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WHAT MAKES VIRTUAL REALITY SOPHISTICATED?

ICT promote collaboration and communication through various activities involving the collection, processing, storage and representation of data and information. Their technological characteristics and pedagogical features render them as powerful and supporting tools in education. Digital learning environments have been used since the 1970s mainly in the mainstream education.

Nevertheless, it is only recently that their contribution in the area of special educational needs has been acknowledged, as there is an increased interest in all aspects inclusion of individuals with learning disabilities, such as dyslexia. Providing safe and controlled environments, motivation, high level of interactivity, immediate feedback, as well as improvement of visual and memory skills, ICT support the effective learning of these individuals. Their implementations to the assessment and intervention process (general strategic techniques, specific skills training, multisensory approaches) are significant in terms of an effective education and learning experience.

Moreover, ICT can provide support not only to the individuals with dyslexia, but also their families and educators by increasing their knowledge and understanding of the numerous challenges those individuals face in their everyday life.

Since Virtual Reality (VR) technologies first surfaced in the 1960s, their unique characteristics differentiated them from other information technologies, making them powerful educational tools.

In the last fifteen years there have been some remarkable technological and scientific advances in this area, making VR from a sophisticated toy and powerful educational mean, to a valuable assessment and intervention tool. Features such as 3D dynamic yet controllable environments, stimuli control, and behavioral documentation and quantification are important assets of VR technology and its clinical applications (assessment, intervention, and training). The wide repertoire of such clinical applications ranges from specialized simulations for pain management to virtual environments for populations with cognitive impairments. VR features along with the current scientific recognition of the need for real life representative clinical tools, offer a unique combination of innovative and effective human/patient-centered applications.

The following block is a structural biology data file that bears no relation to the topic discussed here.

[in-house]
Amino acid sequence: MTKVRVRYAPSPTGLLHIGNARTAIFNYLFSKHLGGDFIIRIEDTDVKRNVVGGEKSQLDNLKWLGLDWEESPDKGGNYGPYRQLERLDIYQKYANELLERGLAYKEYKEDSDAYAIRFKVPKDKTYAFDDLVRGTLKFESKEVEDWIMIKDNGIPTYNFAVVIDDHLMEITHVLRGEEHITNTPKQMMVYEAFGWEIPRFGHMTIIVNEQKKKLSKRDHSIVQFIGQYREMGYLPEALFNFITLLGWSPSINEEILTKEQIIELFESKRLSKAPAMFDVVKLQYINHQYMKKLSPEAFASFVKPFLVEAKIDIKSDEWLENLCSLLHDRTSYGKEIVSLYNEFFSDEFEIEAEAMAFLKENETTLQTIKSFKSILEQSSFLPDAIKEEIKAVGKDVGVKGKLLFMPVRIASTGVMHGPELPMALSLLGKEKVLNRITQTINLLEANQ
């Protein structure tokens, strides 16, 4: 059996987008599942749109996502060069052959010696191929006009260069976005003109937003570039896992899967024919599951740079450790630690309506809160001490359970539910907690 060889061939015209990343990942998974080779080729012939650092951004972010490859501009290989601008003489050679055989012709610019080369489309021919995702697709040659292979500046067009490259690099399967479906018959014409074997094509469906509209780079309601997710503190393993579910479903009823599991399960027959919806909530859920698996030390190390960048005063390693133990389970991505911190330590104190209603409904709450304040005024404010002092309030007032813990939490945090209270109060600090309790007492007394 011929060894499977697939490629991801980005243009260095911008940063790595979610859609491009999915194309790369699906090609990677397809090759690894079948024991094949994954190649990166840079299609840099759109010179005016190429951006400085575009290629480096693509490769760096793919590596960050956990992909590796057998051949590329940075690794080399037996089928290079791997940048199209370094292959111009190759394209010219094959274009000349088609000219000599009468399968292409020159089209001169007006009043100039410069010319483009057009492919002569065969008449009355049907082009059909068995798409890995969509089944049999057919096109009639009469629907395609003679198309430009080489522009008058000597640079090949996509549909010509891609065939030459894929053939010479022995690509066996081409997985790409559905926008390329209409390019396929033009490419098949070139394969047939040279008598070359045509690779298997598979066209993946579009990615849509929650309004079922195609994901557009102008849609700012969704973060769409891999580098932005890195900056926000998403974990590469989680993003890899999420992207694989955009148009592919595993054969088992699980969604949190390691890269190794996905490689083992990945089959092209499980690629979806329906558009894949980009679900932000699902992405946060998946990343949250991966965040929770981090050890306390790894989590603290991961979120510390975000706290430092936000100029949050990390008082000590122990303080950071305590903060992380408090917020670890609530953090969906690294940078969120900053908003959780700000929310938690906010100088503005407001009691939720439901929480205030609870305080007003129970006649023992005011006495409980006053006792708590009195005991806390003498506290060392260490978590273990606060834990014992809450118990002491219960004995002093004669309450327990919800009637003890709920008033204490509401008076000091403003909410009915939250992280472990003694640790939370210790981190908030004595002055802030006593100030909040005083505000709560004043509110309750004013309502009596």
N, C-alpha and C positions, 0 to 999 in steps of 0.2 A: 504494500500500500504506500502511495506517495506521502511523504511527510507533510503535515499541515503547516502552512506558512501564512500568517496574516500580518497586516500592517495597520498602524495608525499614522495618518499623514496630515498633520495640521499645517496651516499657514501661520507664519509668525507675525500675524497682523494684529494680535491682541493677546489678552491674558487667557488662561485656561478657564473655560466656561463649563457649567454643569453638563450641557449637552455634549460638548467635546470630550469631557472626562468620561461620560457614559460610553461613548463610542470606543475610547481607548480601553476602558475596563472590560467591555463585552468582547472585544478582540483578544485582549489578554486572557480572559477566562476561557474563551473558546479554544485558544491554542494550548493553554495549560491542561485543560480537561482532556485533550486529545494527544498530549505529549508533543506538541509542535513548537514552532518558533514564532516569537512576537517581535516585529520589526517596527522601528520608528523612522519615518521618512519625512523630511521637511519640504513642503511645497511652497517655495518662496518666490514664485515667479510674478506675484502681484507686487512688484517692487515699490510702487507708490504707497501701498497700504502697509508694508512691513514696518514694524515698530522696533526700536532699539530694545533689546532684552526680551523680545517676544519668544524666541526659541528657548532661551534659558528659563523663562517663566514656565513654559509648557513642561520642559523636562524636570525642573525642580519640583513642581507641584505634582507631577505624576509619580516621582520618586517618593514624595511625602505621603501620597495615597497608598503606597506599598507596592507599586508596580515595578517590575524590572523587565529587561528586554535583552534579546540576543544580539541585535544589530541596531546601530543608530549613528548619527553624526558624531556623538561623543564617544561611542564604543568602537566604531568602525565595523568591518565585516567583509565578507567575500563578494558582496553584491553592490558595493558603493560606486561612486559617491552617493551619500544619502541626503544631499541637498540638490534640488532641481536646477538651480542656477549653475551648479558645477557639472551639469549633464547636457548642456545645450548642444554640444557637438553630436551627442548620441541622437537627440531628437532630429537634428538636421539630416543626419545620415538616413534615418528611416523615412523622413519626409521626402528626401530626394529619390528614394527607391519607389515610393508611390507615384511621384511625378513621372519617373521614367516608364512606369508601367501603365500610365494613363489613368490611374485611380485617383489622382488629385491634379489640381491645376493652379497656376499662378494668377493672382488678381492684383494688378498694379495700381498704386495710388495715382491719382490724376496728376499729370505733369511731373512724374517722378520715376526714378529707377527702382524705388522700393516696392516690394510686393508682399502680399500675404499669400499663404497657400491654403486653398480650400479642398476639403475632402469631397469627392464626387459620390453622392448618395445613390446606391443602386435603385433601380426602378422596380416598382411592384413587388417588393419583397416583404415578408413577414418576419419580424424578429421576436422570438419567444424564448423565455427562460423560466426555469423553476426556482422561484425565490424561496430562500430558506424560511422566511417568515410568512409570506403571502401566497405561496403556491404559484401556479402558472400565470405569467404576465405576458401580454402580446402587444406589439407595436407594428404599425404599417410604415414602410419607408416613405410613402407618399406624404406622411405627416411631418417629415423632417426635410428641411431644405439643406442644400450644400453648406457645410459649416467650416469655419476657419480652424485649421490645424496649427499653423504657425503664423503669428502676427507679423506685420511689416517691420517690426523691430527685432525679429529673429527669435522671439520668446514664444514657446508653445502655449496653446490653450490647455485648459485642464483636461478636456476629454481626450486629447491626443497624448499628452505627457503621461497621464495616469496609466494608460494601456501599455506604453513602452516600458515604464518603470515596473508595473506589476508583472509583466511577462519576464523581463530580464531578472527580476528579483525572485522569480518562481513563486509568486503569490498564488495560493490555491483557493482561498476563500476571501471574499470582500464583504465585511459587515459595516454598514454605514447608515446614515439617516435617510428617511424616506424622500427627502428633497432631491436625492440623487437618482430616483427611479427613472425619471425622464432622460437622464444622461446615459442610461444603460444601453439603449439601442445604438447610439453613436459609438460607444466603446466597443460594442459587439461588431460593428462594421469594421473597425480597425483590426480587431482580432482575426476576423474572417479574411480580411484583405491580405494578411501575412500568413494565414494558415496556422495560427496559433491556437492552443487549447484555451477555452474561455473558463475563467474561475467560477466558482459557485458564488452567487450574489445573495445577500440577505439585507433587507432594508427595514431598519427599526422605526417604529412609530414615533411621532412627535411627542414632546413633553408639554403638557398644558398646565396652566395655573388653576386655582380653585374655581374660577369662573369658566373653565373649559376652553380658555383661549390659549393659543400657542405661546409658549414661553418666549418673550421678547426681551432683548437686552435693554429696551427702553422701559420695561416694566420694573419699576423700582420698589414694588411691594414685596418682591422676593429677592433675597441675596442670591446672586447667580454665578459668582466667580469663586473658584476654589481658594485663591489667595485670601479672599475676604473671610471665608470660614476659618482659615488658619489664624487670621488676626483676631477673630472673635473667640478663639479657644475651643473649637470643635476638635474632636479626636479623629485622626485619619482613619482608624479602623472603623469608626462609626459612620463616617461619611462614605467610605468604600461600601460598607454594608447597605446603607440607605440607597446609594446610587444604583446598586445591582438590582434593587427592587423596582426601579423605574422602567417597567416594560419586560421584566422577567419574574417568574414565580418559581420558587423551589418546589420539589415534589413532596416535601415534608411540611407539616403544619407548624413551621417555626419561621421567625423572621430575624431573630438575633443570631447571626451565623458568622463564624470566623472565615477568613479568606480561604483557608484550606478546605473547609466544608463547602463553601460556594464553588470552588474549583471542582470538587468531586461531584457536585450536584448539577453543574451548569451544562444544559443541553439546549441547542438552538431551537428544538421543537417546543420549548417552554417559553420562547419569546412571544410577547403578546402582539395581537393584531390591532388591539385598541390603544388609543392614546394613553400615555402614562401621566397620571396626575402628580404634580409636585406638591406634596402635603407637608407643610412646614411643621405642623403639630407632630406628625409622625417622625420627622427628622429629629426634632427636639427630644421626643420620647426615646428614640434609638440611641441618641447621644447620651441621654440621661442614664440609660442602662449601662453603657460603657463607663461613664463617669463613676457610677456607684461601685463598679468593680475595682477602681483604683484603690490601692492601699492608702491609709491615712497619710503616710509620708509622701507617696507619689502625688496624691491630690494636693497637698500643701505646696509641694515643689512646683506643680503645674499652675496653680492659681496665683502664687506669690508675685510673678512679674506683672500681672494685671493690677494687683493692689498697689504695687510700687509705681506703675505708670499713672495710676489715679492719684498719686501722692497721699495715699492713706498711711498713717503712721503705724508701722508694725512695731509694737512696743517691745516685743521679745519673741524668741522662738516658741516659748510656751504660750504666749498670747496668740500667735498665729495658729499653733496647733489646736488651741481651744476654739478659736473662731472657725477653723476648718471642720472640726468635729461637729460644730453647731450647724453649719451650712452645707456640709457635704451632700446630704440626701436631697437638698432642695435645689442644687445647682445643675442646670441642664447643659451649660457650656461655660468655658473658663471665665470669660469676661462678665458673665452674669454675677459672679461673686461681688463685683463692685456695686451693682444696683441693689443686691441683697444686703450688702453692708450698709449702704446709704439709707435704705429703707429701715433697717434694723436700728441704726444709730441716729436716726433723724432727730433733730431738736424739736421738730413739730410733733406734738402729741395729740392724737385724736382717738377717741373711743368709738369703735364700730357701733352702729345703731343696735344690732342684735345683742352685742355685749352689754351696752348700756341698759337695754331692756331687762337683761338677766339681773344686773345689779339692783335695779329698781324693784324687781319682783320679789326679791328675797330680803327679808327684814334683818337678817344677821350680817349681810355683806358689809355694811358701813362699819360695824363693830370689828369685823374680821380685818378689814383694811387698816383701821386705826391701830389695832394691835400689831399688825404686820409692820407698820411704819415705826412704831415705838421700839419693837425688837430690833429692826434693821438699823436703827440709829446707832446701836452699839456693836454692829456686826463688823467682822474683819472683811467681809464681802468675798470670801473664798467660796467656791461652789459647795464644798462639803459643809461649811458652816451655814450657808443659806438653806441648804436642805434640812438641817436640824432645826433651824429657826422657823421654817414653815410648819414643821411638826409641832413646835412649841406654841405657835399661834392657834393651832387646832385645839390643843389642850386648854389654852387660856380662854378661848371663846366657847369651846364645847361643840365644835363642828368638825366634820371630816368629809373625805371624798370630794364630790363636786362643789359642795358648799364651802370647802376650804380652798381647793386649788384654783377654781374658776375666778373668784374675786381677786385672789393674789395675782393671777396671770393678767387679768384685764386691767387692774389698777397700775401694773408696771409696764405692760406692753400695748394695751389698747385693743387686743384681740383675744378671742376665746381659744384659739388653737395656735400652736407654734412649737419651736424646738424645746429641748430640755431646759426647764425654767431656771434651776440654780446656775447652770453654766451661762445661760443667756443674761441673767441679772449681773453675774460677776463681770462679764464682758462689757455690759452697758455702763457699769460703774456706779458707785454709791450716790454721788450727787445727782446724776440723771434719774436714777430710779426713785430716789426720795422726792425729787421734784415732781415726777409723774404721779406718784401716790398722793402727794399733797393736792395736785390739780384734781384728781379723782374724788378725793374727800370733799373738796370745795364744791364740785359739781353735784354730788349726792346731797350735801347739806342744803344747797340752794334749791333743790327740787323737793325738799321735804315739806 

Traditional approaches, e.g. typical paper-and-pencil diagnostic methods have been reported to have a limited ecological validity, as this type of tests has a constricted everyday relevance. After all, identifying capabilities and weaknesses, as well as coping and functioning in real world tasks is what makes a clinical assessment complete and an intervention successful. Moreover, and from a different aspect, for non-dyslexic individuals, imagining or trying to understand what these difficulties are and how they affect, both cognitively and psychologically, dyslexics is a rather demanding task. VR technologies can have a significant positive impact in helping those who engage with these individuals (e.g., parents, educators, therapists, clinicians) to experience firsthand the challenges dyslexics face inside and outside of an academic context. Thus, as relevant studies report, such applications have the unique ability to effectively increase knowledge and raise awareness of the virtual explorers.

Besides the potentials of VR applications as powerful clinical and awareness tools, it is essential to identify and understand those technological features that are the basis for the aforementioned rational. Our study, as well as other relevant researches in the field of clinical virtual applications (assessment and neurorehabilitation), suggests that these unique technological characteristics of VR include: immersion, presence, interaction, transduction and conceptual change. Thus, it is that exact and real life presentations that take place in the dynamic, multisensory, controlled and safe virtual environments that evidently provide successful interaction and performance recording in several clinical and broader domains. It is worth mentioning, that only two of the included studies used immersive systems. The other five applications used desktop systems with the participants being able to navigate and interact in the 3D virtual environments.

In the case of these applications, and as Rizzo and colleagues state, although they are less immersive, nevertheless they are still considered to be virtual reality simulations and contribute to the sense of presence.

Finally, taking into consideration the technological advances and the decrease in systems cost, for the implementation of virtual environments in both adult and child population with dyslexia. With the prospect of positive cost-effective outcomes, such studies could provide empirical and strong evidence of the beneficial use of virtual environments, as valuable and powerful clinical tools for screening, assessment, individual intervention programming and awareness means for the broader community.

 

Article by: Busayo Tomoh

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